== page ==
I think we have a problem in fantasy and science fiction when it comes to books that make us laugh. In film, a movie like The Guardians of the Galaxy comes along and not only do we embrace it, but we largely (Yes, I’m looking at you, Drax. No, not literally) laud the humor and the outlandish space opera elements and implausible science. But when it comes to SFF fiction, we tend to do two things:
Diminish the value of the work because it’s simply entertaining.
Diminish the value of the work because it’s not Terry Pratchett’s Discworld.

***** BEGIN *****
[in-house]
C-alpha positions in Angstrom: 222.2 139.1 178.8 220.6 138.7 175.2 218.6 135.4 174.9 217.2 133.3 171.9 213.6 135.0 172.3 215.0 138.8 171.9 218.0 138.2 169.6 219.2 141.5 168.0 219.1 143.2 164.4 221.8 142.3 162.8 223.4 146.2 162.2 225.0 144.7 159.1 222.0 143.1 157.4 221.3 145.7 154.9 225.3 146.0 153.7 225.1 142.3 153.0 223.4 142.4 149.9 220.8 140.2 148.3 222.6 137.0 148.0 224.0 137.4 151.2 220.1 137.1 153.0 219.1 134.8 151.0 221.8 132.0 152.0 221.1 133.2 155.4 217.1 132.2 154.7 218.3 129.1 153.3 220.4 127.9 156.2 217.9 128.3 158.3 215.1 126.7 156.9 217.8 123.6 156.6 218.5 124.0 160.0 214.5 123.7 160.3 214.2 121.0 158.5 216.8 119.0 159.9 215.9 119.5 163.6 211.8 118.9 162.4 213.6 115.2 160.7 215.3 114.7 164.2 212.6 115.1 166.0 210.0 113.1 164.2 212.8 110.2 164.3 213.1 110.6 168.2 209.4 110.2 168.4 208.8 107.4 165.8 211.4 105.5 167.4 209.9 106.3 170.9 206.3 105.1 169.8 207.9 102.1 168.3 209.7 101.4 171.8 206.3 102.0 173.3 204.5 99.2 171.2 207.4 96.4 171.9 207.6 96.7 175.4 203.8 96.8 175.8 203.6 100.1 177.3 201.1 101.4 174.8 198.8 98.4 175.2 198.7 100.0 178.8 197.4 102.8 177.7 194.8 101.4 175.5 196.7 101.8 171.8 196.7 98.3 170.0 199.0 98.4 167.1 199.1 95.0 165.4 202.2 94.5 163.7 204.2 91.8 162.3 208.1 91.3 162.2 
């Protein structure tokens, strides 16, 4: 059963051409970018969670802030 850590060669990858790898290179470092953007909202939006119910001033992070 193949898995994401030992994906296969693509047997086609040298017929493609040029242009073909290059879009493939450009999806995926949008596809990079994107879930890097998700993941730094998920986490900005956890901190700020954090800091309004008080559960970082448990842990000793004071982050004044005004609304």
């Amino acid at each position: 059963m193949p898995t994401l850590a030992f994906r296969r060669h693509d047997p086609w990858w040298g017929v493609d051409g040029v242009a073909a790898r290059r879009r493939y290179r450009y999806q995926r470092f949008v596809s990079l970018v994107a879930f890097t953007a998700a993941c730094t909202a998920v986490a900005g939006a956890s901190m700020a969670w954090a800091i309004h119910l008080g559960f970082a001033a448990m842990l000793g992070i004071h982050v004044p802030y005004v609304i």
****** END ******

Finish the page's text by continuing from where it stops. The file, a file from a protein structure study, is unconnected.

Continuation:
This summer I’m publishing three books that have various levels of “ballsy chicanery,” outright slapstick, and sardonic plots. They are, respectively, Dark Run by Mike Brooks, which is a heist novel/space opera; Mechanical Failure by Joe Zieja, which is a humorous military SF novel and the funniest SF novel I’ve read since Redshirts; and The Last Adventure of Constance Verity by A. Lee Martinez, which hits Joss Whedon levels of clever snark and feels. Two debut novels, and an award-winning pro. Now I’m not talking about critical reception, because I’m not about to get into the merits of the reception on a particular review of one of my books as that’s just crass and unprofessional. I’m talking about how we value humor in this post-Pratchett industry—that knee-jerk reaction that feels specific to the use and value of humor in the field. So I thought I’d talk about ten of my personal favorite SFF works that made me crack up.